Football players react to new turf at E.J. Whitmire Stadium/Bob Waters Field

By Cory SpaughSports Writer

(Editors Note: The following is the second and final part of a series where Western Carolinian sports writer Cory Spaugh gathers opinions on the new turf at E.J. Whitmire Stadium/Bob Waters Field)

Eight years since the last makeover, the Catamounts unveiled a new playing surface at E.J Whitmire Stadium/Bob Waters Field during homecoming weekend on Oct. 4, which is part of the new branding initiative at Western Carolina.

The new turf did not usher in a win for the Catamounts, losing to Samford 21-6, but the players that got to play on the new field and be a part of the historic day were both honored and excited.

“The new turf raised the excitement level of the team. It makes us feel proud to be able to play on this high of quality surface,” said wide receiver for Western Carolina Nate Harris. “We now have a surface that is similar to bigger schools and even some professional teams. This new surface is no doubt a superior quality to the last turf that had been installed before this season.”

The new turf, which features synthetic blades of grass that are woven on top of a nylon woven base, are filled over with dirt to provide the players stability and secure footing. The new fierce Catamount logo is displayed at midfield, along with the signature block lettering of WCU under it.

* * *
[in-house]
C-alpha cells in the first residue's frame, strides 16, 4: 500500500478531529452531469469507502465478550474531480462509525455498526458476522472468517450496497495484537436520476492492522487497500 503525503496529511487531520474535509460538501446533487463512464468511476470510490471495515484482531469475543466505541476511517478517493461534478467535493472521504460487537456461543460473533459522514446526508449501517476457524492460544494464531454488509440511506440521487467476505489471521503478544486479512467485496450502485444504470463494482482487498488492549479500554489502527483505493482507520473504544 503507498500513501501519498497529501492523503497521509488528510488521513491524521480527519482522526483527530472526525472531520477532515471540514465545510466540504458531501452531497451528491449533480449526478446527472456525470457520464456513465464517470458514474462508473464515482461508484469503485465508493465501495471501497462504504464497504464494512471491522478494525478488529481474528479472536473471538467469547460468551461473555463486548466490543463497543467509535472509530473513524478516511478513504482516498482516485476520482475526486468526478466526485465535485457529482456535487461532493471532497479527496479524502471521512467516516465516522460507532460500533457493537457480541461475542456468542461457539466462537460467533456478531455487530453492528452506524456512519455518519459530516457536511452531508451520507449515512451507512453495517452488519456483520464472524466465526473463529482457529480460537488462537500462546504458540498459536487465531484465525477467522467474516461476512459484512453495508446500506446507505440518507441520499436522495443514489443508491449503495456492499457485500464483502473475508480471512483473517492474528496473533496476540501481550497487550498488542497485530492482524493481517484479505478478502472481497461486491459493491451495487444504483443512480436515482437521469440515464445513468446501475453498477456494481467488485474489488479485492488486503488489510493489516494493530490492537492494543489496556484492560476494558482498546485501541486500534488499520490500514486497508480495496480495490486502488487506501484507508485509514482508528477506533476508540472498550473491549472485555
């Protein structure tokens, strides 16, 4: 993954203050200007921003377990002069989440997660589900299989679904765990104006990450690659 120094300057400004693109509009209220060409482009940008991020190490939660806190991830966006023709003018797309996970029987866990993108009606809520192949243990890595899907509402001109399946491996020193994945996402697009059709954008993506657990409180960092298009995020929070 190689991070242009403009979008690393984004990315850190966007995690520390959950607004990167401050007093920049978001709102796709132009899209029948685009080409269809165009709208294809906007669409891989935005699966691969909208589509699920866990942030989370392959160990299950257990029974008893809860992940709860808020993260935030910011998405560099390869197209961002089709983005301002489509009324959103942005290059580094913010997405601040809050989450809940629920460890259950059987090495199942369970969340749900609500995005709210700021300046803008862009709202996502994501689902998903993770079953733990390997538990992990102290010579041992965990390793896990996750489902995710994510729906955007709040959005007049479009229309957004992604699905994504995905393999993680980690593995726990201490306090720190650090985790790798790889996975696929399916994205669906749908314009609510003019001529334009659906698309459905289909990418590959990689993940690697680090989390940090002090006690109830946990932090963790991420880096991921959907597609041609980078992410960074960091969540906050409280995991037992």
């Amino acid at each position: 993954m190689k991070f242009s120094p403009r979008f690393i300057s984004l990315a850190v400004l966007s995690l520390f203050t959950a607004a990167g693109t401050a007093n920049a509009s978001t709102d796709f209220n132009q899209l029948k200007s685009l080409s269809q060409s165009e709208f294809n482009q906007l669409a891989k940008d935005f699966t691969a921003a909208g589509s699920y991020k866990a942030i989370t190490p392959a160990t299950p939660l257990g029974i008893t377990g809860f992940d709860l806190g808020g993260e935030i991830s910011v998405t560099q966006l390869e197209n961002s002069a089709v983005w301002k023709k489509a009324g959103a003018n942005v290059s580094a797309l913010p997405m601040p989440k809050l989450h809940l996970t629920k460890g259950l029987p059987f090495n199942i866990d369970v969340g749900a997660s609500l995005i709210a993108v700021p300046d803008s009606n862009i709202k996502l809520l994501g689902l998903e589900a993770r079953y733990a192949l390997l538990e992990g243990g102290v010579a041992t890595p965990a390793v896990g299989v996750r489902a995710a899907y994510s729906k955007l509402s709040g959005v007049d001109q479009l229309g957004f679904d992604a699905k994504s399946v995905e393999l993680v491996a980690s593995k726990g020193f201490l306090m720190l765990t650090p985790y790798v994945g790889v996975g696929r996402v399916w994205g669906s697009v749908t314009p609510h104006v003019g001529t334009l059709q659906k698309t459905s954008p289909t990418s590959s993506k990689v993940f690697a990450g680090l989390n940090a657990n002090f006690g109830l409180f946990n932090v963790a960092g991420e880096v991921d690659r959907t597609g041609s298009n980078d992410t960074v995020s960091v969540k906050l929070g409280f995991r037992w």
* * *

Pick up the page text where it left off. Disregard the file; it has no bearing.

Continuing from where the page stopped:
Not only does the new field look better than the old one, it also offers the players benefits on the field. As players on a division 1-A football team, the Catamount players need to be able to make fast, quick, and aggressive cuts and moves on the field with one hundred percent confidence that the surface beneath their feet will respond appropriately. As a receiver, Harris said the new turf is an upgrade.

“This new turf feels more like natural grass than the old turf,” said Harris. “It allows my cleats to get a better grip on the ground and gives me more confidence in running routes and making breaks on the ball.”

Fellow Catamount C.J. Johnson, who play defensive end, also likes the feel.

“As a defensive lineman, it feels better to redirect and plant on the new surface. It feels like grass under my feet whereas the old turf felt more like carpet,” said Johnson. “The new turf provides a more solid and stable footing for pushing off and making fast and sudden moves.”

After the loss to Samford in the field inaugural game, Western Carolina had a second shot for a win on the team’s new turf on Oct. 25, but the Catamounts fell to Georgia Southern 38-21 in overtime. It was third times a charm for Western on Nov. 1 though when the Catamounts snapped a 20 game losing skid in the Southern Conference against Chattanooga in a 27-7 victory.